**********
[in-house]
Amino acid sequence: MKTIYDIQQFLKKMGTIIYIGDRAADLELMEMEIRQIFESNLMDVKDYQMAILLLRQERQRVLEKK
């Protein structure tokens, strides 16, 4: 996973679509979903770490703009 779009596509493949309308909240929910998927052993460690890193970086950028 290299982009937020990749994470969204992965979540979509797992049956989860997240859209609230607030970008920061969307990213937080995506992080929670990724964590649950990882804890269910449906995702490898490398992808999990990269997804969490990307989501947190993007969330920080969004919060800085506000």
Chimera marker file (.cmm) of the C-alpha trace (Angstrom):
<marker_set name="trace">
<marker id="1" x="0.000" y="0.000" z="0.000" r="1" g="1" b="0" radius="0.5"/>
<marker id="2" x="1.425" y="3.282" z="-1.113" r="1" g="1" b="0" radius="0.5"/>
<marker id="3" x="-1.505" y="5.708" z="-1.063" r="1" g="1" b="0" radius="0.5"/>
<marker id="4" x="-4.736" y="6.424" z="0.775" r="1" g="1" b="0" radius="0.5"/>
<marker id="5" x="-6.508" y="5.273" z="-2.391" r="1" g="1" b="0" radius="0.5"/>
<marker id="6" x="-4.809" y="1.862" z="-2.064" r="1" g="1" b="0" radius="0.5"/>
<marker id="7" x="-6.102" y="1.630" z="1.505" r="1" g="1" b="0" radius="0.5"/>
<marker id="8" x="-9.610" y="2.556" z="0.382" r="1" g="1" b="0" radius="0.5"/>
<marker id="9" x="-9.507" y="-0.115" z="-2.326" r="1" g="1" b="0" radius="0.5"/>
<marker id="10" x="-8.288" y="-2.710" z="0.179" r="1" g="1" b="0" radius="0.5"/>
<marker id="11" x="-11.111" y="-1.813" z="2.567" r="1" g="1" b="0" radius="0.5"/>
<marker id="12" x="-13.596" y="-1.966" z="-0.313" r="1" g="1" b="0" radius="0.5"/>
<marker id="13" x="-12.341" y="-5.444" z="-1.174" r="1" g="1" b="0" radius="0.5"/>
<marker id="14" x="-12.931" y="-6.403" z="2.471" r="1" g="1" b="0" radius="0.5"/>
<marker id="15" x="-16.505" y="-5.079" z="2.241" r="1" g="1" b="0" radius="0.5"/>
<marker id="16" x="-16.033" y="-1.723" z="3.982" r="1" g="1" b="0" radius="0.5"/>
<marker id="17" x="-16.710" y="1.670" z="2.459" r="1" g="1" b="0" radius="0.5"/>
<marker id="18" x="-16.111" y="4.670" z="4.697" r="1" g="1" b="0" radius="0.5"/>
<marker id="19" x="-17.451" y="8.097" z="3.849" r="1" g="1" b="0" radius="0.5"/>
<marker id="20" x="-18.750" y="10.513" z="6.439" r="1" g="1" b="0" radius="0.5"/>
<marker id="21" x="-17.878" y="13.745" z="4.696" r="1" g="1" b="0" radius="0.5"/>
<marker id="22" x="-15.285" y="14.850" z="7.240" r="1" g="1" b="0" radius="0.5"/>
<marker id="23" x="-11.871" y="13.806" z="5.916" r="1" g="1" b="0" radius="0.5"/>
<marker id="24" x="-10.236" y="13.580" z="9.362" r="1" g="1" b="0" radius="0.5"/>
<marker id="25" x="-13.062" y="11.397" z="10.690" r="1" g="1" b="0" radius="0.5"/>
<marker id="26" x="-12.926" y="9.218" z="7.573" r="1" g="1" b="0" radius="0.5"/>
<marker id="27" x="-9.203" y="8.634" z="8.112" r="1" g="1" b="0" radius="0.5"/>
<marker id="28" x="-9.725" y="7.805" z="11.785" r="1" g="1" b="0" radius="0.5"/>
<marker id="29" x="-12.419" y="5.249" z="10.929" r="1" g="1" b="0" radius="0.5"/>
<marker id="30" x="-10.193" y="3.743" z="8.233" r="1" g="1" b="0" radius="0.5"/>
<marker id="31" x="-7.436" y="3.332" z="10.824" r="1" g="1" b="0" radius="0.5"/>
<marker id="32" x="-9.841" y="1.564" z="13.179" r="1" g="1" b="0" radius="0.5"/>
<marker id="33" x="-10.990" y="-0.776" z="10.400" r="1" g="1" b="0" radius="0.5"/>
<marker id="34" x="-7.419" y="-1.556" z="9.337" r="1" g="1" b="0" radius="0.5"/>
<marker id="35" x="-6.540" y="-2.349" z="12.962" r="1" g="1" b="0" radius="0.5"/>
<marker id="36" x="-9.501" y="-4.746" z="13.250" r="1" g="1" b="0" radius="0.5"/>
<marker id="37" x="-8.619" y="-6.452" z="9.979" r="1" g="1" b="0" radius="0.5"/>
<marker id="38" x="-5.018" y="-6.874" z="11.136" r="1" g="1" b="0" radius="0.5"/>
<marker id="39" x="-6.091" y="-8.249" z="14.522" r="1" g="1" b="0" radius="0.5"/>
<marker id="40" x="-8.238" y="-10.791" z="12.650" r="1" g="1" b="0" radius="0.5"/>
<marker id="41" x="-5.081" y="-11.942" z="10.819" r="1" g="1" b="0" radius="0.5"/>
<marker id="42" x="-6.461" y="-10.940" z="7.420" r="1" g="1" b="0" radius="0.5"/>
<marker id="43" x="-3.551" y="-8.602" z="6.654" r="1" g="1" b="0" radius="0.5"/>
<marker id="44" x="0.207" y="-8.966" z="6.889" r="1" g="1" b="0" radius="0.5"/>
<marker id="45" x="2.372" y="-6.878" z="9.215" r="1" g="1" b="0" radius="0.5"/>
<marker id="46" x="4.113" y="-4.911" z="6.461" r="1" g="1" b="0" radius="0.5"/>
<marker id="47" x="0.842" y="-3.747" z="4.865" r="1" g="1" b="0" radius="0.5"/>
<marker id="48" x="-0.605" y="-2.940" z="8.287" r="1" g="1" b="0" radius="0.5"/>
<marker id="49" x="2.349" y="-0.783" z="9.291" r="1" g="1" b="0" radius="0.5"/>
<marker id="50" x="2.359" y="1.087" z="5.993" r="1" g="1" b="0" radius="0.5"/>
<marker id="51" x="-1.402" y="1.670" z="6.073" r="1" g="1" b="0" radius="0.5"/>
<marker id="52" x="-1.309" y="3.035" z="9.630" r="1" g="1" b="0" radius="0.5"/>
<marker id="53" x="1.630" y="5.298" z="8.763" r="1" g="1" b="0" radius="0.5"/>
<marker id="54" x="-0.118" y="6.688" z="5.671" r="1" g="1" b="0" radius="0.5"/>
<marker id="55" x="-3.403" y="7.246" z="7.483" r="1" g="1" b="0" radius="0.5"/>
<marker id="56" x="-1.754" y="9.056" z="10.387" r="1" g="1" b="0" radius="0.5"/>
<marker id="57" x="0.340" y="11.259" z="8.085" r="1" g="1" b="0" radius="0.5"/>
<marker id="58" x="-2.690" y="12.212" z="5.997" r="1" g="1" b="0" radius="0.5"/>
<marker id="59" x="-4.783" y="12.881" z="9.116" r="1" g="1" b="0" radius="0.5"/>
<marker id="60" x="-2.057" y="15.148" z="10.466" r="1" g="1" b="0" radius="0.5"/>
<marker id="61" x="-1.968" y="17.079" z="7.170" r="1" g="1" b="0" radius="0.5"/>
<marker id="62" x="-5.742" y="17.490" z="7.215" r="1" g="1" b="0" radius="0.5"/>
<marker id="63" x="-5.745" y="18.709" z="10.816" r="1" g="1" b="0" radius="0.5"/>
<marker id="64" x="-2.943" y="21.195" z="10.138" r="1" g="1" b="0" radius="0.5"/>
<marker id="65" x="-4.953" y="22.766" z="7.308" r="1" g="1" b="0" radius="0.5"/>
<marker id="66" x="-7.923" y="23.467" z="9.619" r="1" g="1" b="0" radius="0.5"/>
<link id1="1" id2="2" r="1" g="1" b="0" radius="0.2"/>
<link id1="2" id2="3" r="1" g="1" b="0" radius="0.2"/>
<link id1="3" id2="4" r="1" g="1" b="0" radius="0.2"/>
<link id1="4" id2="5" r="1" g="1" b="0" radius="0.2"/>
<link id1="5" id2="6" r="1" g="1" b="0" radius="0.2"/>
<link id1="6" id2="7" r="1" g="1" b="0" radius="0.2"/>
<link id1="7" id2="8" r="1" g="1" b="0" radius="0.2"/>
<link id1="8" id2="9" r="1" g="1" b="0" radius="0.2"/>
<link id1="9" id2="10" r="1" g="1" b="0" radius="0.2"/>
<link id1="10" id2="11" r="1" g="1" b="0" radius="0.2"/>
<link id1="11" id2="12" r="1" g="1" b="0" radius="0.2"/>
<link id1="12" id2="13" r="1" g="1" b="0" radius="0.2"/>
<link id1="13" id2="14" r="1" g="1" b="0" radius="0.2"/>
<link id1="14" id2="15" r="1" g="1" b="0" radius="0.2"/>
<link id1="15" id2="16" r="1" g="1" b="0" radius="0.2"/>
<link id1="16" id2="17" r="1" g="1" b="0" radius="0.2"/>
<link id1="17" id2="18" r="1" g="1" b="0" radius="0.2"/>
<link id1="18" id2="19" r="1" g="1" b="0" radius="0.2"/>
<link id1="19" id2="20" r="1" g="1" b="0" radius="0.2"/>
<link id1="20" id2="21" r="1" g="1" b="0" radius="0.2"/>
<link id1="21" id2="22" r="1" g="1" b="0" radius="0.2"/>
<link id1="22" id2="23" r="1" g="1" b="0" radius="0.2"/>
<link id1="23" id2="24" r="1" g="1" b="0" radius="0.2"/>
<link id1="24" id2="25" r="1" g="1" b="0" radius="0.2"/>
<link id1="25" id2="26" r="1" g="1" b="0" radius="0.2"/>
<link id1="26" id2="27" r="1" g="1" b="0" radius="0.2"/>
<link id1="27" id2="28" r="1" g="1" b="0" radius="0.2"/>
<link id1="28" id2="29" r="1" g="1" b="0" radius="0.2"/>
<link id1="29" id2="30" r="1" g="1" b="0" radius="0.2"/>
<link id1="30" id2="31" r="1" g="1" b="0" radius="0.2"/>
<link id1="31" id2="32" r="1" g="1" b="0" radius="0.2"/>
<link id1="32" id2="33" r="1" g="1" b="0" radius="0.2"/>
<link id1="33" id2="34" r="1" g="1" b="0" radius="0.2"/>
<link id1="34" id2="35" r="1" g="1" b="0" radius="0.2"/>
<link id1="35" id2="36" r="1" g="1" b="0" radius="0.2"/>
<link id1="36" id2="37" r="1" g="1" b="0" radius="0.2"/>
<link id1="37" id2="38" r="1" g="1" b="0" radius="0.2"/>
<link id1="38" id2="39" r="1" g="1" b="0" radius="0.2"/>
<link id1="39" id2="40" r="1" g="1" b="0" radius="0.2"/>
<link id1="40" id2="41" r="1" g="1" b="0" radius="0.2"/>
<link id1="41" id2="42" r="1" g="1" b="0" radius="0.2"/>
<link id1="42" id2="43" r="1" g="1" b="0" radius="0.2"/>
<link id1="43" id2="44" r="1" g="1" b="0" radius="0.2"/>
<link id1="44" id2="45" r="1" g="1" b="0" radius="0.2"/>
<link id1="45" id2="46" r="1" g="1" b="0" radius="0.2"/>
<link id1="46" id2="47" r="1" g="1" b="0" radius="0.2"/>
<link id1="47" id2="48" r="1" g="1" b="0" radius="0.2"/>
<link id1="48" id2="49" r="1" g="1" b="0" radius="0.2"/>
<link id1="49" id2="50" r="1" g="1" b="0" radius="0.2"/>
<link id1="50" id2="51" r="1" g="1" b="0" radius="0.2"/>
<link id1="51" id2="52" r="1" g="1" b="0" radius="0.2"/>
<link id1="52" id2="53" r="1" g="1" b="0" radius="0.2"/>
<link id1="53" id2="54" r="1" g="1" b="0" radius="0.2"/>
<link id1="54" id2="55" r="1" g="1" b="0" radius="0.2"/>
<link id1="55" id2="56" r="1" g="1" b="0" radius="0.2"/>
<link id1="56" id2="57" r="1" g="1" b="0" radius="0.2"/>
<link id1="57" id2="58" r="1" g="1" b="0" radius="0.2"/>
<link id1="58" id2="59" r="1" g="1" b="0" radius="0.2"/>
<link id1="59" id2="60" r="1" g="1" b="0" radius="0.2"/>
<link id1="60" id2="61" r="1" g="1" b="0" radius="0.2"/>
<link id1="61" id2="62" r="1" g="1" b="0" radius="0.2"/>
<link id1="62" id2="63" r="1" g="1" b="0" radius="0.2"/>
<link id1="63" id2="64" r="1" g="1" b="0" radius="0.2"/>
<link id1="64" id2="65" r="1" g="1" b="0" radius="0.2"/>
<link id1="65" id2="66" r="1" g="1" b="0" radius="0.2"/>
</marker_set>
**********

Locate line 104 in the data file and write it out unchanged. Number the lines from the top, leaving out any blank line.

<link id1="33" id2="34" r="1" g="1" b="0" radius="0.2"/>